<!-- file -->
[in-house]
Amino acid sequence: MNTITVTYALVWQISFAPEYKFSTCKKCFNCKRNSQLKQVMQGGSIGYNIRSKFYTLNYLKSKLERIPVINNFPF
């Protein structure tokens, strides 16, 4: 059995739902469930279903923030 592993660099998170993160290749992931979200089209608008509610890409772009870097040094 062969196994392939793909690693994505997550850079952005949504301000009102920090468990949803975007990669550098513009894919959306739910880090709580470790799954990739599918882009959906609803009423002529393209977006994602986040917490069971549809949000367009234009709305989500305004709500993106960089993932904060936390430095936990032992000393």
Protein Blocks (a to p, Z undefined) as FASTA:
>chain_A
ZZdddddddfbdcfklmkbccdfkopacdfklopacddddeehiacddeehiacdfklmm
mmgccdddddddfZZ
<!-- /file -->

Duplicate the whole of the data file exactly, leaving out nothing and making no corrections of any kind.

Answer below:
[in-house]
Amino acid sequence: MNTITVTYALVWQISFAPEYKFSTCKKCFNCKRNSQLKQVMQGGSIGYNIRSKFYTLNYLKSKLERIPVINNFPF
């Protein structure tokens, strides 16, 4: 059995739902469930279903923030 592993660099998170993160290749992931979200089209608008509610890409772009870097040094 062969196994392939793909690693994505997550850079952005949504301000009102920090468990949803975007990669550098513009894919959306739910880090709580470790799954990739599918882009959906609803009423002529393209977006994602986040917490069971549809949000367009234009709305989500305004709500993106960089993932904060936390430095936990032992000393």
Protein Blocks (a to p, Z undefined) as FASTA:
>chain_A
ZZdddddddfbdcfklmkbccdfkopacdfklopacddddeehiacddeehiacdfklmm
mmgccdddddddfZZ